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Growing Means Letting People Know You

Posted by Devin Cole  November 10, 2011 04:33 PM

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This summer Main Street Partners worked with a small business whose story seems to be all too common for today’s small business.

The situation: the owner of a small Pakistani and Indian restaurant in East Boston was starting to become very concerned that the business wasn’t growing as fast as he would like and he couldn’t pinpoint why. The restaurant (Mehak) makes exceptional food (the Chicken Tikka Masala is as good as it gets) and their customers spoke very highly of the restaurant to their peers and online. Nevertheless, business seemed to have plateaued and without more revenue the business wouldn’t be able to survive.

Sound familiar? Having spoken with dozens of small business owners this story seems to be a reoccurring theme. The good news is there are some very easy ways to break out of this pattern. The key is to understand that even if you have THE BEST product or service available, you cannot count on your potential customers to do all of your marketing for you. They will not embark on an hour-long search to find you – on foot or online. You have to go to them and make their search easy.

This process can have many components but if you are a restaurant, grocery store, or service provider, the following posts include three steps to optimizing low cost, high impact tools that we have found to be great engines for driving new business.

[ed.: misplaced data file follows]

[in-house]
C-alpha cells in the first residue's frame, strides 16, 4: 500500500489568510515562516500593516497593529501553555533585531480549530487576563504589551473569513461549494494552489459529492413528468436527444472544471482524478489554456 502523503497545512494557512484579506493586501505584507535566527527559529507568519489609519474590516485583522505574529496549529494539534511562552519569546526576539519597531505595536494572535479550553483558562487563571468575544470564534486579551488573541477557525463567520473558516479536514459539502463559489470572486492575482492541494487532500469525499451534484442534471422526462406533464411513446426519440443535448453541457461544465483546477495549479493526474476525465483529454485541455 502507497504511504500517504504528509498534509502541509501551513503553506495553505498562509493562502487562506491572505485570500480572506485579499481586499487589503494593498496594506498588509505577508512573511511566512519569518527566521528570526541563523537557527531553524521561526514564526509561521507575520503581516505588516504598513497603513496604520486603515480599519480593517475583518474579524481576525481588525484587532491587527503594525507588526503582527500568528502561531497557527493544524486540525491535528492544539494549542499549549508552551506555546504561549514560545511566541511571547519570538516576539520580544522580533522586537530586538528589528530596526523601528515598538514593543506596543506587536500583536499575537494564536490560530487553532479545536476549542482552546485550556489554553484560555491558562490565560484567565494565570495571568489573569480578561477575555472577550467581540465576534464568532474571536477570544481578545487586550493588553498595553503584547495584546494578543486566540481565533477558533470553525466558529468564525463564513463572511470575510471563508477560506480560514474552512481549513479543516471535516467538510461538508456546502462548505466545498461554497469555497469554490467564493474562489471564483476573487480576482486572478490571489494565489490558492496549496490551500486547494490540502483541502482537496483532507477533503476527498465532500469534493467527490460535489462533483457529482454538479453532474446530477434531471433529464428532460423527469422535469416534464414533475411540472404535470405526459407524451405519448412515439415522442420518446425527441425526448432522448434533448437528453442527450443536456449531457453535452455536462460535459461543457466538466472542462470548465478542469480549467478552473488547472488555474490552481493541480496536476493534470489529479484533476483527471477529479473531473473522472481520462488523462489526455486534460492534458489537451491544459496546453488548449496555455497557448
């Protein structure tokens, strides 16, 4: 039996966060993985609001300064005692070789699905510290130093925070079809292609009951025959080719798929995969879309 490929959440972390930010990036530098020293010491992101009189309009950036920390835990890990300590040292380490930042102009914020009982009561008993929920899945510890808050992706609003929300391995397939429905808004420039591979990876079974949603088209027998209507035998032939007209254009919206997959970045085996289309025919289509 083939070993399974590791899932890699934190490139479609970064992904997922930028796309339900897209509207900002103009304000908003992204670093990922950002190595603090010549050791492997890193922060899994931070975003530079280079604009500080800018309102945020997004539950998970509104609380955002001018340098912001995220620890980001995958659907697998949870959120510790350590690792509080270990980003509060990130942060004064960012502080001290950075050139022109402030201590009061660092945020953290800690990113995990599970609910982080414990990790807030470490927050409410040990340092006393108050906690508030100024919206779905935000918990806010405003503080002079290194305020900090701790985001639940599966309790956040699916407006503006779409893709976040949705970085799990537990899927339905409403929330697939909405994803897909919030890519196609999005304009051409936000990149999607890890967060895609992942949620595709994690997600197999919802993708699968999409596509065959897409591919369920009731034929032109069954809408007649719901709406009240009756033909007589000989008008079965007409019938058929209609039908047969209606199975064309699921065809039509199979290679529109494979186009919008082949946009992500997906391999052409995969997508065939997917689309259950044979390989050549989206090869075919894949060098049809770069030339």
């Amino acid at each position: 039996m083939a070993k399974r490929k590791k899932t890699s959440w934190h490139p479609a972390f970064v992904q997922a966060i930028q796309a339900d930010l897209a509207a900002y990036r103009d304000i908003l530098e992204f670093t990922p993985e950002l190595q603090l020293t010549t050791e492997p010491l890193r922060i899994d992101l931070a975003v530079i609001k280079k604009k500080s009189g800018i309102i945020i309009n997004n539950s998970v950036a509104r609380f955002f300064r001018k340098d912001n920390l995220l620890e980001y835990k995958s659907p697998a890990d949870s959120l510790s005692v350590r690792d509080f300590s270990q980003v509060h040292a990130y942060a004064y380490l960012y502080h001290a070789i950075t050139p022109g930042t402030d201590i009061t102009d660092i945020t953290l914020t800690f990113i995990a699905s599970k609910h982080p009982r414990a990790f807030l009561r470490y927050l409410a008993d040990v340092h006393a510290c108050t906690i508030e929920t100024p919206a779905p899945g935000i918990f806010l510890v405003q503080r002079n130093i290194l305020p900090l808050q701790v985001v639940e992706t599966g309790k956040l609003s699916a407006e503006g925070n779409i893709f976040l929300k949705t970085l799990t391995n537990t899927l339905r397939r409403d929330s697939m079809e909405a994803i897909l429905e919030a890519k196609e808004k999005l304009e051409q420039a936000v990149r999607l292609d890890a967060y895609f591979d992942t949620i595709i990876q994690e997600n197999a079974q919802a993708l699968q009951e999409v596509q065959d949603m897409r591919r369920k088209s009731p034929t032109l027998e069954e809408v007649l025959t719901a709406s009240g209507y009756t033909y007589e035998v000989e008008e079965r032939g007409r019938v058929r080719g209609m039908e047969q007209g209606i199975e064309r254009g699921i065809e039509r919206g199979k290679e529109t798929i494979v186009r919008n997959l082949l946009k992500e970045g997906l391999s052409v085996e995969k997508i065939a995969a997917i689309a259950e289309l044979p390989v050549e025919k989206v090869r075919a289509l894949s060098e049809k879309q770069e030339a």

1. Your Website Is Where It All Starts

The first and most important piece of helping customers find you is developing a website. For those who think this is a “nice to have” but not a “must have”, consider the following: if I were a customer who really wanted to buy your product, how would I find you? Would it be the Yellow Book? I’d first have to go out of my way to even find one. SuperMedia Inc., the company that makes Super Pages, saw a 61% decrease in revenues from 2009 to 2010. The reason isn’t that people are searching for businesses anymore, it’s that they are doing so elsewhere.

Mehak - MSP.JPG

Image Source

With search being the new king of how potential customers find businesses, not having a website means that you are missing an enormous market.

In the case of Mehak, the restaurant did not have a website for two reasons. First, the owner had placed a major marketing emphasis on print advertising, namely printed menus. These menus were given to people who ate at the restaurant and were intended to “give to friends.” This approach was central to the restaurant’s problem – an overemphasis on existing customers. The second reason was that the owner “didn’t know how to program”, a pretty common theme amongst most small business owners who are not reincarnated software engineers.

The good news for those who get jumpy at the thought of website coding and design is that there are now an excess of companies that let you build a website without any formal training. For Mehak we used a builder called Wix. For $100 bucks and about half a day of novice work, we were able to build a presentable web presence (and you can too).

As you can see below, the site went live on July 17th and within two months the small restaurant had over 1,400 pages views from over 300 unique visitors. Most importantly business, especially the delivery business, quickly got a boost.

Thumbnail image for Google visitors.JPG Source

Your website is your face, and every small business, from the neighborhood hardware store to the corner deli, operating today MUST have one.

Next up: Once you have a website, how to really make it work for you.

Main Street Partners is a nonprofit that seeks to create jobs and improve local economies by providing Small Businesses with the resources and human capital necessary to dramatically improve their business. They offer all-volunteer consulting services to eligible companies.

This blog is not written or edited by or the Boston Globe.
The author is solely responsible for the content.

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